Tuesday, August 15, 2017
Someone poured red paint over a Confederate monument in Bolton Hill, defacing the 114-year-old statue during a weekend in which violence erupted at a white nationalist rally in Charlottesville, Va.
Baltimore police had not received reports of the vandalism, a spokesman said Monday afternoon. But red paint had drenched the statue of a dying Confederate soldier embraced by a winged figure of Glory. The soldier grips a Confederate battle flag, also smeared with red paint.
More than 1,000 people marched through Baltimore Sunday in opposition to the violence and racism at the Virginia rally. The white nationalist rally turned deadly after a man rammed his car into a crowd of counter protesters, killing 32-year-old Heather Heyer. Police charged the alleged driver, James Fields Jr., 20, in the killing.
The violence reignited debate over Confederate monuments in Maryland. Mayor Catherine Pugh said she has reached out to two contractors about removing the rebel monuments in Baltimore. House Speaker Michael E. Busch said it’s time to remove from the lawn of the Maryland State House the statue of former U.S. Supreme Court Justice Roger B. Taney, who wrote the infamous 1857 Dred Scott decision that upheld slavery and denied citizenship to black people.
The confederate statue vandalized with red paint was erected by the state chapter of the Daughters of the Confederacy in February 1903. The inscription reads “Gloria Victis,” meaning “glory to the vanquished.”
The monument stands on Mount Royal Avenue near Mosher Street.
In 2015, after a white man killed nine black church members in South Carolina, the monument was tagged with “Black Lives Matter” in yellow spray paint.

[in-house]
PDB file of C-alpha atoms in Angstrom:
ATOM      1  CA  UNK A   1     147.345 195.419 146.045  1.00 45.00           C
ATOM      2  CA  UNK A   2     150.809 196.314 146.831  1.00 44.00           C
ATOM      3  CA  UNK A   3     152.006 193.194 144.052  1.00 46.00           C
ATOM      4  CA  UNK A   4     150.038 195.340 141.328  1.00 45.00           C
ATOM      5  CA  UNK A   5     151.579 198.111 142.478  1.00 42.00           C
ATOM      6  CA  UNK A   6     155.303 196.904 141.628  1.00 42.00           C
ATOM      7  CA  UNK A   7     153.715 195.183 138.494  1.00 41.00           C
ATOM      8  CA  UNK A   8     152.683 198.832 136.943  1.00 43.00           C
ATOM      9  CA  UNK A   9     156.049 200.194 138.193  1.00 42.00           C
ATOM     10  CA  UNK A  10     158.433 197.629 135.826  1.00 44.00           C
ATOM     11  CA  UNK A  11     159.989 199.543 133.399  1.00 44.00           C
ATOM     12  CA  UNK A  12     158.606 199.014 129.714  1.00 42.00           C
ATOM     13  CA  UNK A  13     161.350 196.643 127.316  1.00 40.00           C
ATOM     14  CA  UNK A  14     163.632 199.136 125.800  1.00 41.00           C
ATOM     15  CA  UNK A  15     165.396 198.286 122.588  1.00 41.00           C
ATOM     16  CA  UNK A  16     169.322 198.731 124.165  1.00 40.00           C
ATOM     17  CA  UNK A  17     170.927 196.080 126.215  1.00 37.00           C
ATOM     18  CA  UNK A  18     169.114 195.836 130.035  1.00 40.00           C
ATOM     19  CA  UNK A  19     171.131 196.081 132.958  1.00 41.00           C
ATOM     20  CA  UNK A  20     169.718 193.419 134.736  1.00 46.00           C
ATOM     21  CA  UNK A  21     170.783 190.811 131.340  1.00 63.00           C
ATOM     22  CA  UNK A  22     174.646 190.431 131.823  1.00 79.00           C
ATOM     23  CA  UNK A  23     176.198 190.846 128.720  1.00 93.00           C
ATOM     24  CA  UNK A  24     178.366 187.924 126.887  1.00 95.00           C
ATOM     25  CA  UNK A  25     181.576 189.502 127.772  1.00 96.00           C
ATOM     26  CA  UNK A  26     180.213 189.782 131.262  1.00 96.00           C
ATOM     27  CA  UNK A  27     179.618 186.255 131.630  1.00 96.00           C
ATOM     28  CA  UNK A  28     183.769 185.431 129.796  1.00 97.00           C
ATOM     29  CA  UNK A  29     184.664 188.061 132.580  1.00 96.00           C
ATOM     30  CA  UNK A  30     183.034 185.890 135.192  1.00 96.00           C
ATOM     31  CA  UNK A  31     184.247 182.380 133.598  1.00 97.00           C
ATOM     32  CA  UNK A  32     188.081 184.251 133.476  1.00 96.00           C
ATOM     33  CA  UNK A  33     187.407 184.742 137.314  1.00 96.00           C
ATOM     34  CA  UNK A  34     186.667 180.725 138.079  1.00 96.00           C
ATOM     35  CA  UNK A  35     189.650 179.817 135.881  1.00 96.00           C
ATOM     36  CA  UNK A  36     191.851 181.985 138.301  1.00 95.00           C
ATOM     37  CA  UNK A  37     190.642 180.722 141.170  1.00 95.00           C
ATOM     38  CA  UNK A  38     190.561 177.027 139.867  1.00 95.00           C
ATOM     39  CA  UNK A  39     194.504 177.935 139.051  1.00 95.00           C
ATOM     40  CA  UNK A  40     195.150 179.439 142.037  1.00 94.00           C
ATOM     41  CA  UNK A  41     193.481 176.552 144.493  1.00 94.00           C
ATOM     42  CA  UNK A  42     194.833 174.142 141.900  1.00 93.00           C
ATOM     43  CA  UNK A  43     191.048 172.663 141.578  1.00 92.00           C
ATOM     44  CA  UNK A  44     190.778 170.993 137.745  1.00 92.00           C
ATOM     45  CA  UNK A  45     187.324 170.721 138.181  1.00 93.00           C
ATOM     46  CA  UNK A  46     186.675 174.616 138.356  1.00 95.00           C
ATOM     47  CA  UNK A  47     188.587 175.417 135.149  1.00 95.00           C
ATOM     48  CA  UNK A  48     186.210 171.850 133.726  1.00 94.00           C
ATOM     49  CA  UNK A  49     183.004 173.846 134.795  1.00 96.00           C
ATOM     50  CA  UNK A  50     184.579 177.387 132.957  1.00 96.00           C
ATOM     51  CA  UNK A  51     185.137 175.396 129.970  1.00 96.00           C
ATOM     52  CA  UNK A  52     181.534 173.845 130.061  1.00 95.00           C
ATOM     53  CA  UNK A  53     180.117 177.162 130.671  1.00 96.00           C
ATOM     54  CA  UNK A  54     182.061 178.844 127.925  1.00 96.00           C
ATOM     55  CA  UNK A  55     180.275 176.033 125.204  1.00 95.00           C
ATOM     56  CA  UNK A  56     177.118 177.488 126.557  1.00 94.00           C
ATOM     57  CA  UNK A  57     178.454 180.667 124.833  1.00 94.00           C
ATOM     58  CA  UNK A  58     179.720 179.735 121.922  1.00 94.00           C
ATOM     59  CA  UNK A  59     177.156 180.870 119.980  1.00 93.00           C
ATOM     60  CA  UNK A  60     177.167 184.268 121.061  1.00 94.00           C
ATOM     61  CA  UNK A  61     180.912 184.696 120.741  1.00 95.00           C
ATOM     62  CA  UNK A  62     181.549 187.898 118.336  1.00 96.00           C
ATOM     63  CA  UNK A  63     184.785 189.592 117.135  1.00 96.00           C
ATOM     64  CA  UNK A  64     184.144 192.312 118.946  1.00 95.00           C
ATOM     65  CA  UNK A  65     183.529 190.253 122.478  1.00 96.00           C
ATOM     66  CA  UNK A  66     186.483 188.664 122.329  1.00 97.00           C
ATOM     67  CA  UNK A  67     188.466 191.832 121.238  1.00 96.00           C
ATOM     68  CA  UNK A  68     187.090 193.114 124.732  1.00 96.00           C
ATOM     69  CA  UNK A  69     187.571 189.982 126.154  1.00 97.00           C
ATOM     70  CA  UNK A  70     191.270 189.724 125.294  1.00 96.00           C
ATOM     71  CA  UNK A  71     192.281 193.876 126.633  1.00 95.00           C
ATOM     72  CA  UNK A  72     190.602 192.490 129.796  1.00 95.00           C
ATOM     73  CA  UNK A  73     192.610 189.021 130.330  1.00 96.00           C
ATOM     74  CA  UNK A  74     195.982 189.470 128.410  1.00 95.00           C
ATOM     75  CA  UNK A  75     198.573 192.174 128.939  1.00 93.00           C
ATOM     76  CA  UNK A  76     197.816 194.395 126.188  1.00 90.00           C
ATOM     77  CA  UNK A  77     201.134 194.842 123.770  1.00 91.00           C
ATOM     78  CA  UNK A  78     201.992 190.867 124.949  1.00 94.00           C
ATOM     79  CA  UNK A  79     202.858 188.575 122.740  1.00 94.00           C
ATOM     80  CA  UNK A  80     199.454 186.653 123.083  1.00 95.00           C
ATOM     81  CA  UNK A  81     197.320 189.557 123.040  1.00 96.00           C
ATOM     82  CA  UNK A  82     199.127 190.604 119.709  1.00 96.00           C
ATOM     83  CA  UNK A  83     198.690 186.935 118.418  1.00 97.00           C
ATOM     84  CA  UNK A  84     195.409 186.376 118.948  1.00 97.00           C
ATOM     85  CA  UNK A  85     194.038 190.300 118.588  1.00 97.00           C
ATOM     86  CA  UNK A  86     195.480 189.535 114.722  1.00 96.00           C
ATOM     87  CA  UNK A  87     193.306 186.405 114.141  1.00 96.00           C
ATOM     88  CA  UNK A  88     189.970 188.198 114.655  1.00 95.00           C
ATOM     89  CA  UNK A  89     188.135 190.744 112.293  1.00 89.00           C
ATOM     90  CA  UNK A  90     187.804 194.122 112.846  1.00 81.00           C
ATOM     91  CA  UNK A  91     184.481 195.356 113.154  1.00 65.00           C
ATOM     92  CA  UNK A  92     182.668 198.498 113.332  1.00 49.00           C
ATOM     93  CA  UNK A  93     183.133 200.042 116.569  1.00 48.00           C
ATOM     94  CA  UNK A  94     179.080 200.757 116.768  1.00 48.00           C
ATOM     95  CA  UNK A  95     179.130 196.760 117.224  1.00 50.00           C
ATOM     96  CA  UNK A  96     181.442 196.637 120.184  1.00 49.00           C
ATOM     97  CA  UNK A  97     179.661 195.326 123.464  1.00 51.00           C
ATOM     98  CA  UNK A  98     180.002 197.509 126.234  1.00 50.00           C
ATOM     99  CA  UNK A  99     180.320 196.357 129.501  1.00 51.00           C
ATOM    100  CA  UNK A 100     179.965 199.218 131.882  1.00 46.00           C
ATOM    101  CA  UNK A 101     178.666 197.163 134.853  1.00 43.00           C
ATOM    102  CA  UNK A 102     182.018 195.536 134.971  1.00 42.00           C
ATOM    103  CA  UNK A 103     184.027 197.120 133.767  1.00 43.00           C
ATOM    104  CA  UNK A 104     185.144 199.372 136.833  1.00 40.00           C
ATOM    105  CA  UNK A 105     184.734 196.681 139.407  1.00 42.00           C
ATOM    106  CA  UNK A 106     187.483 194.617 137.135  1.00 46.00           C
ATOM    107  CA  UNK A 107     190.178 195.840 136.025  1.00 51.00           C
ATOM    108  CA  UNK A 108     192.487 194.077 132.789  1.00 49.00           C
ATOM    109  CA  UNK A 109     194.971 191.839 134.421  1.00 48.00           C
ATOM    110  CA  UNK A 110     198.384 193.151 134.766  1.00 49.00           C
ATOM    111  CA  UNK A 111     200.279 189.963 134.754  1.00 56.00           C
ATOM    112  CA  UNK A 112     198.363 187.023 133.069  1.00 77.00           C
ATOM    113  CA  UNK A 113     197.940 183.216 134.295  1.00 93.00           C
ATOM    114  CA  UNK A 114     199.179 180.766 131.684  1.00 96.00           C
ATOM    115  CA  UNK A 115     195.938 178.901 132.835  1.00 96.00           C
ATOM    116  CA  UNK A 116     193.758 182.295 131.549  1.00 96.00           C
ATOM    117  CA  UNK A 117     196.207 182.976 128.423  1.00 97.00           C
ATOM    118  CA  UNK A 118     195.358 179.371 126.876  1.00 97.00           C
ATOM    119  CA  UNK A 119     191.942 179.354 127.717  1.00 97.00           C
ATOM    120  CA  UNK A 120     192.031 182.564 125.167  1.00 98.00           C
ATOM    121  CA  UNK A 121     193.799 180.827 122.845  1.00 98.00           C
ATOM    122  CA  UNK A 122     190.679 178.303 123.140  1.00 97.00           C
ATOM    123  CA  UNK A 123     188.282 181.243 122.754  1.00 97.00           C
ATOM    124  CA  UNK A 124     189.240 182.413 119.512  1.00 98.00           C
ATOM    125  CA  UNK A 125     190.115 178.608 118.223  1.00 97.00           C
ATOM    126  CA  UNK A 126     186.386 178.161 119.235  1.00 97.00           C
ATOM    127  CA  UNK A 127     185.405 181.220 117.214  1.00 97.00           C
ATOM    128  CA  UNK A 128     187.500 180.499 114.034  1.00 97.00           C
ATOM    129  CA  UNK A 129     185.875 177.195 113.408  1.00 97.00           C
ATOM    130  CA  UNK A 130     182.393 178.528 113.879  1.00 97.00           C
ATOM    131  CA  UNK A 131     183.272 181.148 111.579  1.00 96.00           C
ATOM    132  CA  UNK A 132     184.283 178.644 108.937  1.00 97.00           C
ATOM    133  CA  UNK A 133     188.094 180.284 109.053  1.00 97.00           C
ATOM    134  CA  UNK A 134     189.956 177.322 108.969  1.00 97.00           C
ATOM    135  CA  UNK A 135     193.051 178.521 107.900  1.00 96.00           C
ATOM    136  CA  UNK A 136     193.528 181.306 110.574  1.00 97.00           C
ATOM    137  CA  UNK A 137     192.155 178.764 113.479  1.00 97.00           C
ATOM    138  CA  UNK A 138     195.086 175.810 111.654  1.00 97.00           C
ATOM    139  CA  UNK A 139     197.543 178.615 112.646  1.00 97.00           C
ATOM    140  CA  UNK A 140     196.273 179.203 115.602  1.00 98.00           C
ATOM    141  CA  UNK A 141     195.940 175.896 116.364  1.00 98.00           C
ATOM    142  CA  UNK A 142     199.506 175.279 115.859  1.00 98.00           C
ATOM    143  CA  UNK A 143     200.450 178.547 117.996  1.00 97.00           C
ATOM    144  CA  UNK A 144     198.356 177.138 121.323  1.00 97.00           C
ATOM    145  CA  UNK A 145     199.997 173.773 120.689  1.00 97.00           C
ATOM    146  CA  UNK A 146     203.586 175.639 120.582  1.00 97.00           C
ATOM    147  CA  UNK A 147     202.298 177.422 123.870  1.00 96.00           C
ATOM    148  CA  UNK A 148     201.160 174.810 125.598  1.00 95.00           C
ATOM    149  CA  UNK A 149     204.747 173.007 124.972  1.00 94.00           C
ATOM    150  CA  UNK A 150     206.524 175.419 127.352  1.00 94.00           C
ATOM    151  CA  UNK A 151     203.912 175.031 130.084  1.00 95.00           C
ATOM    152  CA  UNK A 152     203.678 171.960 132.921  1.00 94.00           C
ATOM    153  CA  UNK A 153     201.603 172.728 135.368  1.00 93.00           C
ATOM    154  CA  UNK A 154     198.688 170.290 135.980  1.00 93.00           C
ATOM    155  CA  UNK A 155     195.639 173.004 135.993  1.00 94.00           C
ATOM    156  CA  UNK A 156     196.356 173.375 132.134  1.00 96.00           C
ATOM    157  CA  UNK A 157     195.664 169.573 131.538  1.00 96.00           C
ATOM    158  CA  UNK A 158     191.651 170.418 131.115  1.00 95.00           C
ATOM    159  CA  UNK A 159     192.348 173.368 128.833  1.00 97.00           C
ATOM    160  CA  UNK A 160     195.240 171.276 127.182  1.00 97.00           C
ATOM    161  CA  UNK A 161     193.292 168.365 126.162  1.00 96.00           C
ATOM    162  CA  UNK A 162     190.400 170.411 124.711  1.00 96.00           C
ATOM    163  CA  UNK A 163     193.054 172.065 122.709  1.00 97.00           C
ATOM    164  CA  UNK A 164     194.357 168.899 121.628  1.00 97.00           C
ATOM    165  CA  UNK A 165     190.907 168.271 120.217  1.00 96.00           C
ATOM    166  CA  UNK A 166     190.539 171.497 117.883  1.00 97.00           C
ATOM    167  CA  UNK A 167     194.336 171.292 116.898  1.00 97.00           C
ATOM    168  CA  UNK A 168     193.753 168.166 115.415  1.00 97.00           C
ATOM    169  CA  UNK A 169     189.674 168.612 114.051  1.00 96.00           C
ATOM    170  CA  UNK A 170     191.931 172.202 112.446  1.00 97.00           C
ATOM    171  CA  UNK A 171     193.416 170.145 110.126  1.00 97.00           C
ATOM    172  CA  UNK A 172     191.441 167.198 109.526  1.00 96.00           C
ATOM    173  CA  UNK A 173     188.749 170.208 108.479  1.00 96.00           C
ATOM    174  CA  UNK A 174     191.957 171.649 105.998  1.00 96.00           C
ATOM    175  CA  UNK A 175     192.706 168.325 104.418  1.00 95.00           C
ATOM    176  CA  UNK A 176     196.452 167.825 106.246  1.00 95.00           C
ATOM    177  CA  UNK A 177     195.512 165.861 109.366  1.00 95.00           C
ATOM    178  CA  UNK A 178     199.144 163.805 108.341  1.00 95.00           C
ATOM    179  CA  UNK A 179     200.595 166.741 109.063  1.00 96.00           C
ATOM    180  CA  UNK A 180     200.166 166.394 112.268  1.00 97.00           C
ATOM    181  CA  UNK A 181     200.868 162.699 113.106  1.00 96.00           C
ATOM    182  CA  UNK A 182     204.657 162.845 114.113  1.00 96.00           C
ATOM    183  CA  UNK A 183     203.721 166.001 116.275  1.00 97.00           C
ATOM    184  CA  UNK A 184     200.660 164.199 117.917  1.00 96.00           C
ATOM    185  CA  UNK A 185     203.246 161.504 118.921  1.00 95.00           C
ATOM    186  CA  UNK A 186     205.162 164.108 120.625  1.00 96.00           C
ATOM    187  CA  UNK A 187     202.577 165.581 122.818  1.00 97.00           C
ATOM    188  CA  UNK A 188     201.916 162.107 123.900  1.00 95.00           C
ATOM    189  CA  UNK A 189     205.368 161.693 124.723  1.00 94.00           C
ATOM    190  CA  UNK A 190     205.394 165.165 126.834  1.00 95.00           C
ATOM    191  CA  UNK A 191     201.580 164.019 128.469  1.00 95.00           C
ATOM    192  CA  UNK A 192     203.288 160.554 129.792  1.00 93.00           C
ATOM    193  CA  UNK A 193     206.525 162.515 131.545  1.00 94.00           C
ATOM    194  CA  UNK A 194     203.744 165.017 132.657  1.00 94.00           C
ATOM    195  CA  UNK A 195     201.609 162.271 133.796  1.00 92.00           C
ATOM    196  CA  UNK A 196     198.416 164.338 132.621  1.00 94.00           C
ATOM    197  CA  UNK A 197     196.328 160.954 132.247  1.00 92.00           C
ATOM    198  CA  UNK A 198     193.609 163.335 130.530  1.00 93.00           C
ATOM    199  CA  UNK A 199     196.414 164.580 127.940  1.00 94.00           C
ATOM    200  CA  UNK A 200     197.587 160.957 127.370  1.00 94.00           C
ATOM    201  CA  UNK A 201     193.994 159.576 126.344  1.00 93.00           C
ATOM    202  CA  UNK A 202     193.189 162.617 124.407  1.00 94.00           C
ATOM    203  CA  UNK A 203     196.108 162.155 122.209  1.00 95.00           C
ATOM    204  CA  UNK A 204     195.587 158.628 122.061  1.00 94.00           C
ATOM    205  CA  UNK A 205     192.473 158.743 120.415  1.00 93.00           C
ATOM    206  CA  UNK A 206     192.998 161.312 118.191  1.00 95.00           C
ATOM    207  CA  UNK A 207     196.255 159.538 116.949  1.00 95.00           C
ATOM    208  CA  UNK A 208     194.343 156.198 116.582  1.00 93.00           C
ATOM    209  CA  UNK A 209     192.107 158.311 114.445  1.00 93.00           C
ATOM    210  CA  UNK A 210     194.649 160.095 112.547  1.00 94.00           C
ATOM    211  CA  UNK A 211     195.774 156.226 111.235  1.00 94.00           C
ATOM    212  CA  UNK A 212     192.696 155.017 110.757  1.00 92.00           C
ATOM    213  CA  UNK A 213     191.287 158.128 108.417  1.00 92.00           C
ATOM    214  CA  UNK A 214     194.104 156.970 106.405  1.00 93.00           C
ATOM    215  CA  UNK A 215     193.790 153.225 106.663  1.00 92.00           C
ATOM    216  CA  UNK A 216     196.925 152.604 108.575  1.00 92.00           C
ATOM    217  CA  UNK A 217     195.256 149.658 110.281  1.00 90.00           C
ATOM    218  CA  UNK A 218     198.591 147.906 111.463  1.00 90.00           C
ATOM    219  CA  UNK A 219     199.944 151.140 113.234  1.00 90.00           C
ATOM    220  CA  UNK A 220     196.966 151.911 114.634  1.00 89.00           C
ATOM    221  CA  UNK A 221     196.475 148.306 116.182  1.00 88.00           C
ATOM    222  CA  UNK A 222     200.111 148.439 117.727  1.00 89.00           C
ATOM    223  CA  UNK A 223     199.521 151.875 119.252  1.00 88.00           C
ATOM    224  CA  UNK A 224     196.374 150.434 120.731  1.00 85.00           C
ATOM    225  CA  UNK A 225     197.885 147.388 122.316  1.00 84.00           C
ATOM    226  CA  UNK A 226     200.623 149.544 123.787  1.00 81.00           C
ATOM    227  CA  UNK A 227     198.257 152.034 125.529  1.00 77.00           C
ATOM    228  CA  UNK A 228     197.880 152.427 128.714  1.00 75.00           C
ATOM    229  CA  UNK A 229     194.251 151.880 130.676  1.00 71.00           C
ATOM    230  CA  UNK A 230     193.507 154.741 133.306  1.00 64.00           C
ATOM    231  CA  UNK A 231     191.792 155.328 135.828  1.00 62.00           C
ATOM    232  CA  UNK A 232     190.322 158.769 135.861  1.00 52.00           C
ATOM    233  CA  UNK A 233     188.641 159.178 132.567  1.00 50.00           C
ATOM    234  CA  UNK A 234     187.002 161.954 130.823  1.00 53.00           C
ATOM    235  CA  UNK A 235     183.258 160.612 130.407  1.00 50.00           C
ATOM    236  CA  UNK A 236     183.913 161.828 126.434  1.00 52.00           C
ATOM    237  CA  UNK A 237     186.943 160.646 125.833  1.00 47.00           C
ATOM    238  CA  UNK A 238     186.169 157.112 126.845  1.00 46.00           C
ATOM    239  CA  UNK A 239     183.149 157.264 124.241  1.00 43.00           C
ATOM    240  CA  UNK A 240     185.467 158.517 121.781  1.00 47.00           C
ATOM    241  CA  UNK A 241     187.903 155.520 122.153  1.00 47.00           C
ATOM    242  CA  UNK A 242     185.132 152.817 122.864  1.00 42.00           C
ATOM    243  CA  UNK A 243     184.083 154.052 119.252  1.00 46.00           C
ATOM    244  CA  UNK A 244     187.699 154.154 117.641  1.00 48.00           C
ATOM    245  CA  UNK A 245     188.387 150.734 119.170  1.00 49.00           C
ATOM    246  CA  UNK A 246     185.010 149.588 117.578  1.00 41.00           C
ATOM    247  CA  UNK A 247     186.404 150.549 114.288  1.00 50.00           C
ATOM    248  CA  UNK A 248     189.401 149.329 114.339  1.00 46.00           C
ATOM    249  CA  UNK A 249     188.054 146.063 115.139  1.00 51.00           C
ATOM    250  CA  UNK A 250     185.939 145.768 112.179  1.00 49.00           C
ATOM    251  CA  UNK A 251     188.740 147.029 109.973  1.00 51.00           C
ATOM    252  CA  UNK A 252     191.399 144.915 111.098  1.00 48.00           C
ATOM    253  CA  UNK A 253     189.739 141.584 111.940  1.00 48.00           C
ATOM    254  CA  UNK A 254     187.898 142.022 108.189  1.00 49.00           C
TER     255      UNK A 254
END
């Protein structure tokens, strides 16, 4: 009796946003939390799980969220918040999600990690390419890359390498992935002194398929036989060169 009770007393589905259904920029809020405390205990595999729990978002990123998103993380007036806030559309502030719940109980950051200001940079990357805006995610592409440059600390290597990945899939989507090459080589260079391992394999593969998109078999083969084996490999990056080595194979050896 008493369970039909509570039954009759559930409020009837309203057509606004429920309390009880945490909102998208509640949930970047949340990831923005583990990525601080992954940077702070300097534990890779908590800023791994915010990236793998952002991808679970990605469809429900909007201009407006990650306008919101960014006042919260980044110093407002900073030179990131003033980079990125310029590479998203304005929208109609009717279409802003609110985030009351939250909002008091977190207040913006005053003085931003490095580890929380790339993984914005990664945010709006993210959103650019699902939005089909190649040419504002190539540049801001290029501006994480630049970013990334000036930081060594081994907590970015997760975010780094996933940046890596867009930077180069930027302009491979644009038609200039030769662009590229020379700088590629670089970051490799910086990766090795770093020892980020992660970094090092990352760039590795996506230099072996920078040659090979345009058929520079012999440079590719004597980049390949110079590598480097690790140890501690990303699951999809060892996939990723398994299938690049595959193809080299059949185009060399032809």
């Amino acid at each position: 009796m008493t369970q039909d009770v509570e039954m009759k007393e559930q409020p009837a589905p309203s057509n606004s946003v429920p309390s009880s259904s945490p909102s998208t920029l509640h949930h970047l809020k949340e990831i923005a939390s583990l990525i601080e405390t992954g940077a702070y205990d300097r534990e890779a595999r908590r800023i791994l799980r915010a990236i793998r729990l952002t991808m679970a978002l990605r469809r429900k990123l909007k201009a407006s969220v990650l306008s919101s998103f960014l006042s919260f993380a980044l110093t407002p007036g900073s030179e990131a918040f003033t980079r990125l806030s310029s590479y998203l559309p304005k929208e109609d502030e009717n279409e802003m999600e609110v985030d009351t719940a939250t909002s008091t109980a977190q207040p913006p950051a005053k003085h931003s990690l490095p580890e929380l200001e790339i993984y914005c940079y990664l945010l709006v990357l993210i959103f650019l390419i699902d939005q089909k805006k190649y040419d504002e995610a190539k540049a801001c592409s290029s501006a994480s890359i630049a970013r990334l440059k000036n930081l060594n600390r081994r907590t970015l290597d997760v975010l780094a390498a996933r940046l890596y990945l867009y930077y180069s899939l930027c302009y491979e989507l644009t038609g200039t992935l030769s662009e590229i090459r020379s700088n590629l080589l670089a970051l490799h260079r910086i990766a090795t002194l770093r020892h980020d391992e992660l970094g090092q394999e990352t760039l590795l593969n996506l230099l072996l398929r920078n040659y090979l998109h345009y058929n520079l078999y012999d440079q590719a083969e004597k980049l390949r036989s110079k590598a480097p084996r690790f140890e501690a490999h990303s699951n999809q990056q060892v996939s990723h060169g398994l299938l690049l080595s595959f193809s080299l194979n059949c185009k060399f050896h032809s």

Monday, August 14, 2017
After Twitter Refused To Delete Homophobic, Racist Tweets, An Activist Spray Painted Them Outside The Company’s Office
Friday, June 9, 2017
Tuesday, May 2, 2017
Julio Salgado Mural
Julio Salgado Mural
For our first issue of 2017, we asked eight contributors: what can art do in times of social and political turmoil? This line of inquiry seemed undeniable – rearing its head in the poignant essays in our last issue Art + Citizenship, the driving force behind post-election actions across the country, and at the center of how we as an arts publishing organization were evaluating our own efficacy as an arts publishing organization.
We sought out a range of voices whose vocations include: art critic, curator, professor, radical organizer, visual artist. The responses we received surprised us. Taken together, these essays shake up the very framework of the issue as we laid it out, breaking up our well-groomed inquiry into a complex cluster of meaning. Too, there is a distinct personal tenor to the narratives in this issue, one we don’t often see in arts writing. I take this as a sign that those of us that teach, advocate, institutionalize, or historicize art should be asking ourselves the same question. Art can do a lot of things, but the real question seems to be: what can we do? Art is just one of many areas under serious threat in our current landscape. Looking to radical visionaries that came before us and those that walk among us now, many of our writers summon an incredible invocation of the future through their writing. Art can help us see differently, to imagine better realities. It’s time to put our imaginations to work, or we risk being implicated in fortifying the same systems we hope to crumble. Look to art. Act swiftly. As Vivian Sming notes in her essay, “Art can’t do anything if we don’t.”—Kara Q. Smith
Wednesday, March 1, 2017